The other excellent short fiction I read were Ethan Robinson's One Way Out and a number of stories from 2015 preparing for Hugo nomination season: Marissa Lingen's Points of OriginForestspirit, Forestspirit by Bogi Tákacs, Grandmother nai-Leylit's Cloth of Winds by Rose Lemberg, and Alyssa Wong's Hungry Daughters of Starving Mothers.  (This story, and Alyssa, are both on award lists this year, well-deserved from what I've seen).  Good Hunting, reprinted in Ken Liu's The Paper Menagerie and Other Stories is the first of the four stories I've read so far that has unreservedly delighted me.  I've also discovered Kip Manley's serialized novelettes The City of Roses which bring urban fantasy and wonder into the city of Portland, OR, with fascinating and nontransparent prose.

The excellent longer piece I read was André Carrington's Speculative Blackness: The Future of Race in Science Fiction. This is an academic text and heavy reading, but excellent.  I'll have more to say in a few different venues, and have already tweeted a bit & talked about the prologue.

As for the rest, confirming that in general short fiction is a mixed bag for me: 

I read the first story in Octavia's Brood - Revolution Shuffle.  I haven't read more in that anthology yet.  Jeremiah Tolbert's Not by Wardrobe, Tornado, and Looking Glass in Lightspeed Magazine and Sarah Pinsker's Our Lady of the Open Road seem to be well told stories doing what they want to do (Jeremiah is playing with the notion of portal fantasies and what happens when everyone gets one, Sarah is writing the story of a travelling band in an even more precarious United States), but they mostly made me realize I'm not particularly interested in those premises.

Vajra Chandresekara has an odd little story Tyr/Fenrir (UST/Dubcon Squick), Cassandra Khaw wrote When We Die on Mars, Robin Wyatt Dunn's I Am Winter appeared in Lackington's.  I read About a Kid and a Woman and Bucket List Found in the Locker of Maddie Price, Age 14, Written Two Weeks Before the Great Uplifting of all Mankind which seemed to get some award buzz and had a few moments of delight, but I never really connected with. Mike Underwood's There Will Always Be a Max is an introduction to his Genrenauts series.  It confirmed for me that I don't want to explore the Genrenauts further.  You may have a very different reaction - there are a lot of meta commentaries on tropes, which are either clever or annoying depending on your perspective.

I've started 8 novels this year, heavy on Science Fiction which is a bit unusual to me: Survival by Julie Czerneda was quite good and interested in biology, ecology, and evolution.  Caroline Ives Gilman's Dark Orbit was almost very good until it decided that the community of blind humans living by a different star had magic because of their blindness.  Anyone who wants to jump down the TVTropes rabbit hole starting with Bizarre Alien Sense and then consider that these aliens are just blind people can probably guess why this annoyed me enough to turn me off from the book. I am reading Kate Elliott's Crossroads trilogy before rereading Black Wolves (which I beta read and recommend unreservedly - it's like coming home to the Epic Fantasy I loved but with the problematic elements stripped away & reimagined), so I've read Shadow Gate and moved onto Traitor's Gate.  Tim Akers' Pagan Night had some elements that were delightful: there are consequences for impulsive actions, battles stumble together, and the magic is really intriguing and sometimes has delightful visuals.  I didn't find the integration of women knights into the culture all that persuasive and I think the travel could've been tightened up, but this book's cover absolutely speaks for itself.  If it looks interesting, you'll probably love it.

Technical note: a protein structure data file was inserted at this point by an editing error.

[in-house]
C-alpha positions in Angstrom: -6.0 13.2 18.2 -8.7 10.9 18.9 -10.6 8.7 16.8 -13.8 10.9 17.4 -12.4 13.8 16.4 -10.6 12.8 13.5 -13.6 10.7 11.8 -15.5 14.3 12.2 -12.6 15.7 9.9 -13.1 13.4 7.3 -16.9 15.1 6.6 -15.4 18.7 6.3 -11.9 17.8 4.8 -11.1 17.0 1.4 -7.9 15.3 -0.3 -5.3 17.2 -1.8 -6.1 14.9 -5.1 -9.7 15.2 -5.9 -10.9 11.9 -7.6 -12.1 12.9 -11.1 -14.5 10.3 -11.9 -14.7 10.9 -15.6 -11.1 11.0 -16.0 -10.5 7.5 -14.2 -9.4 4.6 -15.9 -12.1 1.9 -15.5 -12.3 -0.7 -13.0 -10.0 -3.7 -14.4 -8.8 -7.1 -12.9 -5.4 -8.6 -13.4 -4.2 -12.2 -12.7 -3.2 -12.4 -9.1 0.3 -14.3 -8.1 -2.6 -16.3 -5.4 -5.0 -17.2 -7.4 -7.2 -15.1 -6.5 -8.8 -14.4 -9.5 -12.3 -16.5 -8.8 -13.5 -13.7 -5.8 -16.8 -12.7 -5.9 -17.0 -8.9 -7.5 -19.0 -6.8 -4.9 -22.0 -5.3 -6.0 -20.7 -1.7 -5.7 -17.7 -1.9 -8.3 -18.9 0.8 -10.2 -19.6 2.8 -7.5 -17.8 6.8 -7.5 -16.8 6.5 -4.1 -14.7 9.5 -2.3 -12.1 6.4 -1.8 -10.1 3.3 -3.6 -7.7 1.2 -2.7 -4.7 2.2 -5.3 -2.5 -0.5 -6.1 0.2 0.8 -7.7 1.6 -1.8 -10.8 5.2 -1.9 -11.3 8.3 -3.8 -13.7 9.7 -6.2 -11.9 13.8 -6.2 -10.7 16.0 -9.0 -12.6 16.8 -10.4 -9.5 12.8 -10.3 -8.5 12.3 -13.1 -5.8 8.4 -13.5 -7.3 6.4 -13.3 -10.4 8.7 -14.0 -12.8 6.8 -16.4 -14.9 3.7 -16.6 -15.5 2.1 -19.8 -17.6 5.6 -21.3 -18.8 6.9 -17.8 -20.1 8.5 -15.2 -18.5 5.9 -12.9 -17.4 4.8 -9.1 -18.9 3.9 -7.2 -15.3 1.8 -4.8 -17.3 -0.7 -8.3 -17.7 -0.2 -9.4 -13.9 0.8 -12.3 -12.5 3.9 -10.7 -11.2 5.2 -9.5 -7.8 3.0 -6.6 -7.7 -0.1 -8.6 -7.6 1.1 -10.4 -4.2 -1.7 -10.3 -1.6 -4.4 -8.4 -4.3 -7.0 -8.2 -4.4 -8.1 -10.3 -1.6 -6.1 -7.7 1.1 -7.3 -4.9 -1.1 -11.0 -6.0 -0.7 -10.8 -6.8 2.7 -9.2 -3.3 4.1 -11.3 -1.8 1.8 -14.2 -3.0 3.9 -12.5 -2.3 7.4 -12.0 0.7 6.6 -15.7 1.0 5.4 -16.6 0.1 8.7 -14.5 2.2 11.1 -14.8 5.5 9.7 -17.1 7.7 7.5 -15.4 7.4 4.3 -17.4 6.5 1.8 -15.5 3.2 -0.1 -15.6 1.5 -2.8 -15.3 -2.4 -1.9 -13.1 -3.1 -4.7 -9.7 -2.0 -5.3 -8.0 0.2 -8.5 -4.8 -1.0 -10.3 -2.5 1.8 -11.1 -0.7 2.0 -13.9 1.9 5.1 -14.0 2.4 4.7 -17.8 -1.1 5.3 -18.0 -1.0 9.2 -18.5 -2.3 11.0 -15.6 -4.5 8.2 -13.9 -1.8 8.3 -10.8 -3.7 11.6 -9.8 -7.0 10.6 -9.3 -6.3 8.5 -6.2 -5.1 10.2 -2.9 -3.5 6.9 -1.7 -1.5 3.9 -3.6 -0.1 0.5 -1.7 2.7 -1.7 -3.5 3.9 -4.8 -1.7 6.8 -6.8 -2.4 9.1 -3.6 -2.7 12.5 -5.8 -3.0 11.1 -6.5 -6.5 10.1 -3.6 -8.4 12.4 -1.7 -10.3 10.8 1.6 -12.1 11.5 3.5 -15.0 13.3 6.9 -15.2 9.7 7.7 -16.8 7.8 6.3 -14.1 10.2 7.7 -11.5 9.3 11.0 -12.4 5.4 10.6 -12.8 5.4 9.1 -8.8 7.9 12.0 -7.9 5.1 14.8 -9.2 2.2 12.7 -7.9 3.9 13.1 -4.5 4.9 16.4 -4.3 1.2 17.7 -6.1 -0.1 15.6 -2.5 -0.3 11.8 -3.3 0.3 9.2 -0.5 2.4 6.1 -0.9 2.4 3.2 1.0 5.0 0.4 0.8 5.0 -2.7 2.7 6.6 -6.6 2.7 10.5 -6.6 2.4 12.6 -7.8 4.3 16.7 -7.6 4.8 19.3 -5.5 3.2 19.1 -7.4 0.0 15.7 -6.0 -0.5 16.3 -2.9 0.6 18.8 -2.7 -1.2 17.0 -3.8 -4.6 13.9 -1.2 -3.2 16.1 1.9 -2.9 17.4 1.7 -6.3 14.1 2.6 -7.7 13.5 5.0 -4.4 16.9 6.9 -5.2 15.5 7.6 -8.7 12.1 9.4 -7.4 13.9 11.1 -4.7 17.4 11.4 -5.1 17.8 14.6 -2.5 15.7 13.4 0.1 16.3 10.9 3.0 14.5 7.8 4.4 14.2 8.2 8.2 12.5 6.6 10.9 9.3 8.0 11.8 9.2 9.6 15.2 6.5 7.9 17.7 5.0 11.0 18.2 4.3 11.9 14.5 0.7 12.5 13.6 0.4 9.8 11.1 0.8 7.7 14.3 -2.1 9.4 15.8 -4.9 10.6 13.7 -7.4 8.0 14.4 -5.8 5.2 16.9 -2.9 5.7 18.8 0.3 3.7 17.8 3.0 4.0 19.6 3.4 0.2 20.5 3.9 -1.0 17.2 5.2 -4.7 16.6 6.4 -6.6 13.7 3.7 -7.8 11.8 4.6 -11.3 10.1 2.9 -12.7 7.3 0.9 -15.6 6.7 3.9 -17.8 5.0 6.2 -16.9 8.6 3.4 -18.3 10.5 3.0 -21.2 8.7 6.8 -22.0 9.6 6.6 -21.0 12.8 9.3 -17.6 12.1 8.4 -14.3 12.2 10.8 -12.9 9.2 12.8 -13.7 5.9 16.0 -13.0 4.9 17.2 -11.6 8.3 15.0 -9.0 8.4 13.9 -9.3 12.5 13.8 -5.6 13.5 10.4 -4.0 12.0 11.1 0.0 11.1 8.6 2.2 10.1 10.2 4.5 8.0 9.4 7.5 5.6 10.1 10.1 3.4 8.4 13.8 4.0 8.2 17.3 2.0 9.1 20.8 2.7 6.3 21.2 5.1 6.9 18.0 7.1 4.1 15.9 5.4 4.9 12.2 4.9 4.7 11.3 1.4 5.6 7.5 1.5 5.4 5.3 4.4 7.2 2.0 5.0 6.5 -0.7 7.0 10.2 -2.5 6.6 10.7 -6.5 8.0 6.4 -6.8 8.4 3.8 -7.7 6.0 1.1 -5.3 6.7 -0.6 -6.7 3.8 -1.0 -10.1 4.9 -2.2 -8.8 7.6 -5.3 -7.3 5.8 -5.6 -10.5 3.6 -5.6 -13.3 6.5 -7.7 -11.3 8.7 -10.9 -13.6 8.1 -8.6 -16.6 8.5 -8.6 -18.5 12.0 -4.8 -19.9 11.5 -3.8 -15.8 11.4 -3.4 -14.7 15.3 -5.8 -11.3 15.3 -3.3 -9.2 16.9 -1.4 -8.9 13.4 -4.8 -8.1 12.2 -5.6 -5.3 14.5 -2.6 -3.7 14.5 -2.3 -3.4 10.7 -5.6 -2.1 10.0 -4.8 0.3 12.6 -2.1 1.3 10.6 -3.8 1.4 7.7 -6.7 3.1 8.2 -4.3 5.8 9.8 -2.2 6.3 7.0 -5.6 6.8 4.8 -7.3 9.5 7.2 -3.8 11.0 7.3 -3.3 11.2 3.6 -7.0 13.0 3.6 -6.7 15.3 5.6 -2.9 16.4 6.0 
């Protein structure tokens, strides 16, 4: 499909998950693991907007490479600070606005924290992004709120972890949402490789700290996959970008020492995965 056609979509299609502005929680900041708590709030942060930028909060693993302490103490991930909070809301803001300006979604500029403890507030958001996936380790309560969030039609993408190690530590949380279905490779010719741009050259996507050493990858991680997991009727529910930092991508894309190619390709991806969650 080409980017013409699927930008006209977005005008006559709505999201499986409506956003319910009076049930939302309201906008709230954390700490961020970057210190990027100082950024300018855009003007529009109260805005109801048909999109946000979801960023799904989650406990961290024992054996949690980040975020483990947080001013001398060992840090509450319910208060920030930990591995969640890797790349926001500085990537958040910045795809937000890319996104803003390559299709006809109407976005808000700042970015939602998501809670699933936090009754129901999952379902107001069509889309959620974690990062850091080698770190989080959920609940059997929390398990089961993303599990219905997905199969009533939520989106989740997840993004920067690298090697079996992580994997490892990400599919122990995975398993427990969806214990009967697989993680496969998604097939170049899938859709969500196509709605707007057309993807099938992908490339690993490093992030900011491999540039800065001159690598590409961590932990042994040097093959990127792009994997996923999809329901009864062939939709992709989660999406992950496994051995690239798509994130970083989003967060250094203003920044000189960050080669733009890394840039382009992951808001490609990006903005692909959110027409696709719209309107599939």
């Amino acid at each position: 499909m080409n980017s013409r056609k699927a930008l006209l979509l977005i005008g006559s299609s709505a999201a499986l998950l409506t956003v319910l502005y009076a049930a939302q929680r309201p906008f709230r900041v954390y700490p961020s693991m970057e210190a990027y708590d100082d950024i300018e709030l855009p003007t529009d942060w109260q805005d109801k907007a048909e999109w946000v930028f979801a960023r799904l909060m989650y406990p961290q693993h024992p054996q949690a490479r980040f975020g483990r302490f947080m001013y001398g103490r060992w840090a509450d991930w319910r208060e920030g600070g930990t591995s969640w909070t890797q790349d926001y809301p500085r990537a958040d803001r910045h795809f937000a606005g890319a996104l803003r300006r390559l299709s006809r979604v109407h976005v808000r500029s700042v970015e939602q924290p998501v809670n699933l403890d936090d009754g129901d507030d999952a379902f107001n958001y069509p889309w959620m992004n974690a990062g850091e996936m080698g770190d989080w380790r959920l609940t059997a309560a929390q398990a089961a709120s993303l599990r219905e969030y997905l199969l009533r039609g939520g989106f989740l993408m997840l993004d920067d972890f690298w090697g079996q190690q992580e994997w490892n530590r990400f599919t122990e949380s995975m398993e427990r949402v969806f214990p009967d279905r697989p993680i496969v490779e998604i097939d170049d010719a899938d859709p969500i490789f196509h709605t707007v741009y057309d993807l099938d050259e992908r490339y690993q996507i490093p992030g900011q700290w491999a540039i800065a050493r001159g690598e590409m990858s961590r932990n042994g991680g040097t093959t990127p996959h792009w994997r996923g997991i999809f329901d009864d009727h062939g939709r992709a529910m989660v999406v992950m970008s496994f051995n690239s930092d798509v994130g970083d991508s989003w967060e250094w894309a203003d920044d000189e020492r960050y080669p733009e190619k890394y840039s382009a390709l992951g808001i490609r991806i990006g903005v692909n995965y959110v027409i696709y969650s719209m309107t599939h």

I didn't finish Signal To Noise by Silvia Moreno-Garcia because I just didn't really like the voice and contemporary setting, but here's a good review of it by someone who did like it.  I don't have complaints, it's just not really for me.  I also didn't finish Dexter Palmer's Version Control which is at the boundary of science fiction and "litfic" because I found the early chapters really unappealing with the few women slipping around in slinky dresses and worrying about ex-boyfriends.

Sofia Samatar's Stranger in Olondria is very good, though it took me a while to get into.  This is a secondary world fantasy travelling & ghost story, sometimes told through letters and storytelling, but entirely disconnected from the armies and violence of so many secondary world fantasies. William Henry Morris just wrote about it.  I also read Becky Chambers' Long Way to a Small Angry Planet, which is shortlisted for the Clarke Award.  This is a very character-driven space opera that I'm still turning over my thoughts about.

I'm reading through Ken Liu's The Paper Menagerie and Other Stories, and in addition to really loving Good Hunting, I very much liked the preface as well as Bookmaking Habits of Select Species, State Change, and The Perfect Match. It's tough reading a single-author collection because some of Ken's writing tics become more apparent when read close together, but this is an excellent set of stories.  

That's what I've read so far: 32 items, 8 novels (2 did not finish), 1 academic nonfiction, and 23 pieces of short fiction at various lengths.  13 items by new-to-me-authors from marginalized backgrounds. 1 standout novella, 1 author I'd love to see discussed more, a mixed bag of short fiction and more science fiction than I expected.

Coming up, I've got Castles in Spain (translated stories from Spain), People of Colo(u)r Destroy SF, and I'll be reading the Clarke Award shortlist to discuss with Maureen Speller and @couchtomoon.  1 down, 5 to read, discuss & produce an episode of before the August award announcement.  I'm hoping to read Adam Roberts' BeteThe Dark Forest (sequel to Three Body Problem), and The Wall of Storms (sequel to The Grace of Kings, which we've discussed endlessly here) also comes out this year.  I also have a lot of authors from marginalized backgrounds to discover.